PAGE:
However, the big-spending Blues went back in for him with the end of the window drawing closer, signing Fernandez to a long-term contract – rumoured to run until 2032 – with confirmation arriving an hour and a half after the transfer window closed.

    Chelsea submitted the relevant paperwork in time and Benfica were first to announce details of the deal on their official website on Wednesday.

    His arrival takes Chelsea's spending to a reported £288.5m (€328.5m) in January alone, with the midfielder becoming their eighth signing of the window.

    Fernandez only joined Benfica from River Plate last year but has played a starring role for them since making that move, helping the Portuguese giants top their Champions League group.

    He had looked likely to remain in Lisbon at least until the end of the season, but Chelsea revisited the deal with head coach Graham Potter reportedly keen for midfield reinforcements.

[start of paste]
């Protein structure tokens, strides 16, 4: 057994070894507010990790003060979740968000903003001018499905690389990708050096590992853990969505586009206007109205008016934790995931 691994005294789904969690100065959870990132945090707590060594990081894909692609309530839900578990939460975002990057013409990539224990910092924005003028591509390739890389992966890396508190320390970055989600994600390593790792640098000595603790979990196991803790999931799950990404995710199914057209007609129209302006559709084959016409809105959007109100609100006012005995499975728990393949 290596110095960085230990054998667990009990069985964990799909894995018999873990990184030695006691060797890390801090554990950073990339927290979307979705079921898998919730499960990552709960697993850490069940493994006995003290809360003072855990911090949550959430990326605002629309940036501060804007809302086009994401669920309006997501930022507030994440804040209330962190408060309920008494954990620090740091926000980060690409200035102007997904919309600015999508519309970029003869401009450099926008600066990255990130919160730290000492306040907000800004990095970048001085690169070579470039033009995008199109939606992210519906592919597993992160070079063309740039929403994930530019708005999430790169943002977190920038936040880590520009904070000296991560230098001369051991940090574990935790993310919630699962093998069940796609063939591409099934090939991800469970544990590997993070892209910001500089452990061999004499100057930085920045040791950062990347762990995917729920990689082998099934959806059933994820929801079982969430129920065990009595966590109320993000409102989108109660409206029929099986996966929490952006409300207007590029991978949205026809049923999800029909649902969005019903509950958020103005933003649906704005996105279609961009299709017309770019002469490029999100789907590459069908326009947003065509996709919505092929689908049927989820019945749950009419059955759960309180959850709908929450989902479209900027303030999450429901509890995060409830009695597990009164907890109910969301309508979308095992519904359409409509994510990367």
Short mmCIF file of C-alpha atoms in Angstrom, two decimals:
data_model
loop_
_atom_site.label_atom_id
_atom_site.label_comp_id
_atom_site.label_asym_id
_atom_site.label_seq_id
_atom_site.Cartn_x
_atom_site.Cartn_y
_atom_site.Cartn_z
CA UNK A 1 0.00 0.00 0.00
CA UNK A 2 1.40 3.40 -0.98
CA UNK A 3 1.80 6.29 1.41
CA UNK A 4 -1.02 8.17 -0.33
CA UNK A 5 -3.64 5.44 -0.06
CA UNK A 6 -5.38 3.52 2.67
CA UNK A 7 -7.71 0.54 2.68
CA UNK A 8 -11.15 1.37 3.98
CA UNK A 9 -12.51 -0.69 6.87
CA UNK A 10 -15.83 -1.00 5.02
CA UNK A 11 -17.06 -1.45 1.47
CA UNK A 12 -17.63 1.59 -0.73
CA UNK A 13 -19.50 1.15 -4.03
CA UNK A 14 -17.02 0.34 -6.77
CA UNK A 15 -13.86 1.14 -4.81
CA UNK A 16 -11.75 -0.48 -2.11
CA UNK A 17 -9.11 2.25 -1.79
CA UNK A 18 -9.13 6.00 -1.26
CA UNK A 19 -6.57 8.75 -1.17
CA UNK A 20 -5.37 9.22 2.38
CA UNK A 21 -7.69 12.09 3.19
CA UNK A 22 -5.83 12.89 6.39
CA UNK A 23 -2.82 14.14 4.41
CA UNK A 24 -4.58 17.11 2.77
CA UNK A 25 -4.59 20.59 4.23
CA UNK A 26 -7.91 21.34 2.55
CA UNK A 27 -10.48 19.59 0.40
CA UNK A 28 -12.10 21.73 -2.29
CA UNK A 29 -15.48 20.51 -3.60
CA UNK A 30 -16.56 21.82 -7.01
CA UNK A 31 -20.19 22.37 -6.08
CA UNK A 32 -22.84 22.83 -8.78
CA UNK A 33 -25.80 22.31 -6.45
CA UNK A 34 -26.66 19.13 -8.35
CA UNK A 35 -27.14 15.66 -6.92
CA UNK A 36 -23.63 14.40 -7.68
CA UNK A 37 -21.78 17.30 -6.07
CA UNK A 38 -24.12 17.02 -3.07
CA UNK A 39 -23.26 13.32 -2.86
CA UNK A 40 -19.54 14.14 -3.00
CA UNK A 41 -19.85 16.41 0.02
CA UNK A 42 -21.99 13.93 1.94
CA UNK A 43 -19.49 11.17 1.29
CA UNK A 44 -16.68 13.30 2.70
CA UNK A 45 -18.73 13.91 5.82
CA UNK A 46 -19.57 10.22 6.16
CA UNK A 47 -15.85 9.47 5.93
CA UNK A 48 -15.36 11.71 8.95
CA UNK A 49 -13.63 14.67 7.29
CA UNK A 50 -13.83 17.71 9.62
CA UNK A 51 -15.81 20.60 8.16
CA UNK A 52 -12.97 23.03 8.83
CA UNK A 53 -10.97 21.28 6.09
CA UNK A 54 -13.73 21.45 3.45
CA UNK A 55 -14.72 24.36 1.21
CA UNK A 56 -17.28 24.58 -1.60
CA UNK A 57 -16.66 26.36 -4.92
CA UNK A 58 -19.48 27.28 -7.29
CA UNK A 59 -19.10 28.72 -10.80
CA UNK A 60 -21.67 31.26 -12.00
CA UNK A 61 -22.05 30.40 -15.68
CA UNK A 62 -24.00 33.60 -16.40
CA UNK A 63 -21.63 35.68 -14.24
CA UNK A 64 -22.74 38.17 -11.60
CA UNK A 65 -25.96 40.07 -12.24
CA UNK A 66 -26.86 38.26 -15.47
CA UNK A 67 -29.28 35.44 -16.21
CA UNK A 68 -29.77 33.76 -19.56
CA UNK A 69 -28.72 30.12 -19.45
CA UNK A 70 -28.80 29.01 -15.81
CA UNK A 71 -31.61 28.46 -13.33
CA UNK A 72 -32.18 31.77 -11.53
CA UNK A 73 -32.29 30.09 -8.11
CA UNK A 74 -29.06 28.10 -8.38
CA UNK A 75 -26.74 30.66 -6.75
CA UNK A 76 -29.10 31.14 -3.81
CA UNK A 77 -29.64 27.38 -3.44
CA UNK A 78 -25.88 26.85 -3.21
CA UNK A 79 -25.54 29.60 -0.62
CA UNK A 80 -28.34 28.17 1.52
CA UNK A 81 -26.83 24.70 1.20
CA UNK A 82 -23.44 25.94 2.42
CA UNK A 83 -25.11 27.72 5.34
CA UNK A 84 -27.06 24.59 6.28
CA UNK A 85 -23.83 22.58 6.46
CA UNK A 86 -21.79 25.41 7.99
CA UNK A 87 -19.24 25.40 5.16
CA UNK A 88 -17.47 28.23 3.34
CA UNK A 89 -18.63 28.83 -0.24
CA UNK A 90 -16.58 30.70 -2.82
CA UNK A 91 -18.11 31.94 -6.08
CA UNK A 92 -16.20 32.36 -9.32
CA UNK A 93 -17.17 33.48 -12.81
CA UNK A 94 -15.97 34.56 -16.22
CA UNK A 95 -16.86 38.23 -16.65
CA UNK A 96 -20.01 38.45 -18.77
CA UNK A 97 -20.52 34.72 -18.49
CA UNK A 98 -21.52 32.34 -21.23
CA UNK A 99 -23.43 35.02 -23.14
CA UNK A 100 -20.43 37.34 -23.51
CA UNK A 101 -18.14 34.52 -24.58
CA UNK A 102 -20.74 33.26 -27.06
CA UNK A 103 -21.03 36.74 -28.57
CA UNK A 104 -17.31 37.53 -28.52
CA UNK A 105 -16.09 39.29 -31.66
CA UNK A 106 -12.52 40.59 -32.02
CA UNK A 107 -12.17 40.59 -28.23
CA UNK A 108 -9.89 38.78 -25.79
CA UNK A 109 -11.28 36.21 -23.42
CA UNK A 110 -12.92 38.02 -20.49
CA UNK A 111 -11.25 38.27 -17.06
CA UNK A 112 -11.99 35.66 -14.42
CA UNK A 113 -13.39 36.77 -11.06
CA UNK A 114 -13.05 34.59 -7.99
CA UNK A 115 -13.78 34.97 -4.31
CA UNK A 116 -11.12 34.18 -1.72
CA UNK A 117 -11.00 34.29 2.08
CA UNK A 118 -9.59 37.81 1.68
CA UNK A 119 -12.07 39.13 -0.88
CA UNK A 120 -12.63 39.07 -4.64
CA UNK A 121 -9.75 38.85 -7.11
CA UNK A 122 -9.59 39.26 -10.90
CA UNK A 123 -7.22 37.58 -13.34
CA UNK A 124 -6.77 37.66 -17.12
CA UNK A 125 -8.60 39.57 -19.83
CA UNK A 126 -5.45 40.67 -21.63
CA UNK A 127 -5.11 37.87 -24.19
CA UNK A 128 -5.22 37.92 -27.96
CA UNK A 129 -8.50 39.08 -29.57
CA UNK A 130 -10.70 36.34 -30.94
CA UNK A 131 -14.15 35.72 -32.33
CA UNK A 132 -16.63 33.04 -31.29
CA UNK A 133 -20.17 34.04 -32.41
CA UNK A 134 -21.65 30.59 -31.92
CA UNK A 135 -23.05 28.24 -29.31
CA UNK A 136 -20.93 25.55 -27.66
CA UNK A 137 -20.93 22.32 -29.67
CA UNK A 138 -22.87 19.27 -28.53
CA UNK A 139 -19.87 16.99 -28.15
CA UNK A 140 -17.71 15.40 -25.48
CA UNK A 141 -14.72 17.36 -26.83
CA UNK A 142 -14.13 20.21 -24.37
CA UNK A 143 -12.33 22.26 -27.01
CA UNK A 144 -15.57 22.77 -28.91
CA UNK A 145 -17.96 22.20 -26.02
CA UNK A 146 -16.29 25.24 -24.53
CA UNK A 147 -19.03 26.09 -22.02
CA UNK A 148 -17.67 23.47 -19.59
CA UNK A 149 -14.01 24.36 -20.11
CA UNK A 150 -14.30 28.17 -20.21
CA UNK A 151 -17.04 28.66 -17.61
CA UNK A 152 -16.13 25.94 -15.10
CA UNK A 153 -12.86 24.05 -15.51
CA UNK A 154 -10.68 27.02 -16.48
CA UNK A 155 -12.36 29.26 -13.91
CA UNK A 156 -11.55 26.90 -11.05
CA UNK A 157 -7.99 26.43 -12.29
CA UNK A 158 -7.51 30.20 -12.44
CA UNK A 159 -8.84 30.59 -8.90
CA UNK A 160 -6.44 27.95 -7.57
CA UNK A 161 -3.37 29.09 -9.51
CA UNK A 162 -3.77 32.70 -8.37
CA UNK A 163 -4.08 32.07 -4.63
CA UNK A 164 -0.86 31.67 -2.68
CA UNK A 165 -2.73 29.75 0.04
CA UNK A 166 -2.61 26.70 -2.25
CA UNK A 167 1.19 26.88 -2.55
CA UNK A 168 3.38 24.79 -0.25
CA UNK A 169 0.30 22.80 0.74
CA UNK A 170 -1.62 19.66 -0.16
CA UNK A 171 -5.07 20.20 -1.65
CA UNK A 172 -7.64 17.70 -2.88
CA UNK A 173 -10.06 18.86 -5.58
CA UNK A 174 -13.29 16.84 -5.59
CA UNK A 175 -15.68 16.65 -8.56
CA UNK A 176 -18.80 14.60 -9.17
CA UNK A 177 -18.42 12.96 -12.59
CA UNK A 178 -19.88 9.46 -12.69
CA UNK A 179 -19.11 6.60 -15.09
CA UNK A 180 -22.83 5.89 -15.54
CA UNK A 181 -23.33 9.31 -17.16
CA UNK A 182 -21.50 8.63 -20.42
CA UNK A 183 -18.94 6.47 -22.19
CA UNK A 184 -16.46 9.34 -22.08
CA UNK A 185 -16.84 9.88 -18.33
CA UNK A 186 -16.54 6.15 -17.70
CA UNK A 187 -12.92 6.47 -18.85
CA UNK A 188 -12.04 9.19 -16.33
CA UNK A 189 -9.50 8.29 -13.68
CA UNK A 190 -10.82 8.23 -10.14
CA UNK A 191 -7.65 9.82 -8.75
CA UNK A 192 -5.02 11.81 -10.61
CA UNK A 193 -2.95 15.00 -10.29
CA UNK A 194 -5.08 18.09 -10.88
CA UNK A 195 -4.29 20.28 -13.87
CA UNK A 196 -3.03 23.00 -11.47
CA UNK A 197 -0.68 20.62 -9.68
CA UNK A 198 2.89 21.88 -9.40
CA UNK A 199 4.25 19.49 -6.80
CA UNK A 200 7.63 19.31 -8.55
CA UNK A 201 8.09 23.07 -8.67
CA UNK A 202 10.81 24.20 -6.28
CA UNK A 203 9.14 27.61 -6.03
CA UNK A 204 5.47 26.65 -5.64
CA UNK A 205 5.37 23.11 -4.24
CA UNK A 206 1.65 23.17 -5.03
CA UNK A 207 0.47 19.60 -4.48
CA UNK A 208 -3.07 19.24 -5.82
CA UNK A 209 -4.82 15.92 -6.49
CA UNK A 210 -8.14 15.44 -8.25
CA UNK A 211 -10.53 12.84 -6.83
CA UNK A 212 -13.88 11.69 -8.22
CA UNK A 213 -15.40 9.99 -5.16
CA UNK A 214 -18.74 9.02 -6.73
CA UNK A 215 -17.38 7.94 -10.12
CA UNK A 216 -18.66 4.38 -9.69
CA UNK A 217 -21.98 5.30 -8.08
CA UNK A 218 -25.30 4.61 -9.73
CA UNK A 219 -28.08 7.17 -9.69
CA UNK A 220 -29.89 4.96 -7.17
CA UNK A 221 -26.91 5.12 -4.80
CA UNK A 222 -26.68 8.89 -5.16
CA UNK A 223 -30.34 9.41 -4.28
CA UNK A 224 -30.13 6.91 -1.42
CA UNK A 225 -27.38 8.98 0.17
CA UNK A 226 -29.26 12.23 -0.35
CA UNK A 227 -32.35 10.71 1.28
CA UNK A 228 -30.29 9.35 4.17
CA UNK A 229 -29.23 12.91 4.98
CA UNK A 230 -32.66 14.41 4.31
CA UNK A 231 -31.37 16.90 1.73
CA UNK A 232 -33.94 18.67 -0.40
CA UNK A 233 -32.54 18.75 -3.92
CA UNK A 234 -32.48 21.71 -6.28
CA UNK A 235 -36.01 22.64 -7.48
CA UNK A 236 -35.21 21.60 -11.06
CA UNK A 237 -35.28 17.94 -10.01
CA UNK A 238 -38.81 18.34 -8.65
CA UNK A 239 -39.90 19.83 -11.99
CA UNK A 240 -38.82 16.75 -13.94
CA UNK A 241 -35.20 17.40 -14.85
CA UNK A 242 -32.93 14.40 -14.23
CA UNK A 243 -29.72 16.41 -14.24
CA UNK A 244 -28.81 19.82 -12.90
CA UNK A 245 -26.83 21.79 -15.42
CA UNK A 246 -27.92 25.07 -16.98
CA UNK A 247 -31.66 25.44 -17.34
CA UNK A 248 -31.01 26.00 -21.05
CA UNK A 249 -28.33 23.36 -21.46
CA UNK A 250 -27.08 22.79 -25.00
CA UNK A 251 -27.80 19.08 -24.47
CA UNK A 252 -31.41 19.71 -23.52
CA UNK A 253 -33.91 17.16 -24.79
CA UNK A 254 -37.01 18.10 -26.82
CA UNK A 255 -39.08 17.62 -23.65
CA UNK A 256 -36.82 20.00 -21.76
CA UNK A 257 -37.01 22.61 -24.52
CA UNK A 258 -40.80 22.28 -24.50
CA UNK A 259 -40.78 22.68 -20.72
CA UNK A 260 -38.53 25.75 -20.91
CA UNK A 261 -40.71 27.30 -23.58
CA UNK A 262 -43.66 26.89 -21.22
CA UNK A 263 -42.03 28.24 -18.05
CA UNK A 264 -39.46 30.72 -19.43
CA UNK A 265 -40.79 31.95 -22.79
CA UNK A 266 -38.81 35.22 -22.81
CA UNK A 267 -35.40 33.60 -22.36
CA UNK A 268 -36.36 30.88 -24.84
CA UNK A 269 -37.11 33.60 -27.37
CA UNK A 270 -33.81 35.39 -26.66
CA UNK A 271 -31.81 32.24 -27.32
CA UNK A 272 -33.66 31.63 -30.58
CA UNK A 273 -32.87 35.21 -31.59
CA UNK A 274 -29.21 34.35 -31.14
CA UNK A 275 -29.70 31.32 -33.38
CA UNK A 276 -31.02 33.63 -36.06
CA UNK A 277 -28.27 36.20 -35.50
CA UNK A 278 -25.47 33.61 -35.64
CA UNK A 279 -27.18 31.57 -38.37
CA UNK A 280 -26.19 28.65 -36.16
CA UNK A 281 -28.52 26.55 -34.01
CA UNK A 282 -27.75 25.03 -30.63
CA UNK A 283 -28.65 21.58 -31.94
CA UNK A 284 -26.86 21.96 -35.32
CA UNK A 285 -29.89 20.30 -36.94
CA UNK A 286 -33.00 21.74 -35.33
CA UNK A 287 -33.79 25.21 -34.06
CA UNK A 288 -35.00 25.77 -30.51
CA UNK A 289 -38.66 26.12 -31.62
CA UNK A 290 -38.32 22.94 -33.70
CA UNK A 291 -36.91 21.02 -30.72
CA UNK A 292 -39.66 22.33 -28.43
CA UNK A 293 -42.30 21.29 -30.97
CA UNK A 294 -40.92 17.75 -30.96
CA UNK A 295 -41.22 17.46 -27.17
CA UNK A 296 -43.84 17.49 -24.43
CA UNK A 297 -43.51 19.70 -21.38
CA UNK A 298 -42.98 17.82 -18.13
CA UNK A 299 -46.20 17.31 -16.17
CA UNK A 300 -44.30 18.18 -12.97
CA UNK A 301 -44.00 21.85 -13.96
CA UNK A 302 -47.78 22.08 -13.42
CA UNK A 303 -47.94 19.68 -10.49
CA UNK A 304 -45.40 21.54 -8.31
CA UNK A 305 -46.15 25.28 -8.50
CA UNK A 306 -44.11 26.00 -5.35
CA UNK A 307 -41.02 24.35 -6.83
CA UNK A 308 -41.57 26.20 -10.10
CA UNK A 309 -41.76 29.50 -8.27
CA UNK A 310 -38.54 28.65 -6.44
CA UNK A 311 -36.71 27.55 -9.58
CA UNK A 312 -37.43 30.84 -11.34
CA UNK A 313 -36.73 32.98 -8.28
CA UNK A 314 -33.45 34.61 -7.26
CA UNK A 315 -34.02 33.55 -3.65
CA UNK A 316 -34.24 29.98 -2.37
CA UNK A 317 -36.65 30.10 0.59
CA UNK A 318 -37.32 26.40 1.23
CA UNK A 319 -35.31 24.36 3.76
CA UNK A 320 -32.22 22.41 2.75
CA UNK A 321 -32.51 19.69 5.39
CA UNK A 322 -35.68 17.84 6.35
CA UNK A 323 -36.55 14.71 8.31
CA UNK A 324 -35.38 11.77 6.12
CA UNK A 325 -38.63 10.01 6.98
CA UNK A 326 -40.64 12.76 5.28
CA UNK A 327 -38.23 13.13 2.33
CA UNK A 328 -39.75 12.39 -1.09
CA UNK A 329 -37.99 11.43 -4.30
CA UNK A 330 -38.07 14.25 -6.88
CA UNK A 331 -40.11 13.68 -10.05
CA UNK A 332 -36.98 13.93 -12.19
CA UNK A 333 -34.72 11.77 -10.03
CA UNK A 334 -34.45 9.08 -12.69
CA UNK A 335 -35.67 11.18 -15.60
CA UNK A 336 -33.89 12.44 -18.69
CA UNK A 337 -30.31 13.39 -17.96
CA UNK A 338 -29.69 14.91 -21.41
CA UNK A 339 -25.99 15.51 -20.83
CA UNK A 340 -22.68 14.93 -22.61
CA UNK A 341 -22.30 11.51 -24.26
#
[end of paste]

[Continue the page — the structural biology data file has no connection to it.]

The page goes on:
The fee surpasses the previous Premier League transfer record, set by Jack Grealish's £100m switch from Aston Villa to Manchester City in 2021.

    Fernandez could make his Chelsea debut against Fulham at Stamford Bridge on Friday, as the Blues look to climb the table after a poor run of form saw them drop to 10th position. 

    A dogged competitor with an eye for the magnificent, Fernandez featured in all seven of Argentina's games in Qatar, starting five of them after he came off the bench to net a superb goal against Mexico in the group stage.

    Fernandez's ability on the ball, as well as his tenacity, will add a new facet to Potter's midfield options.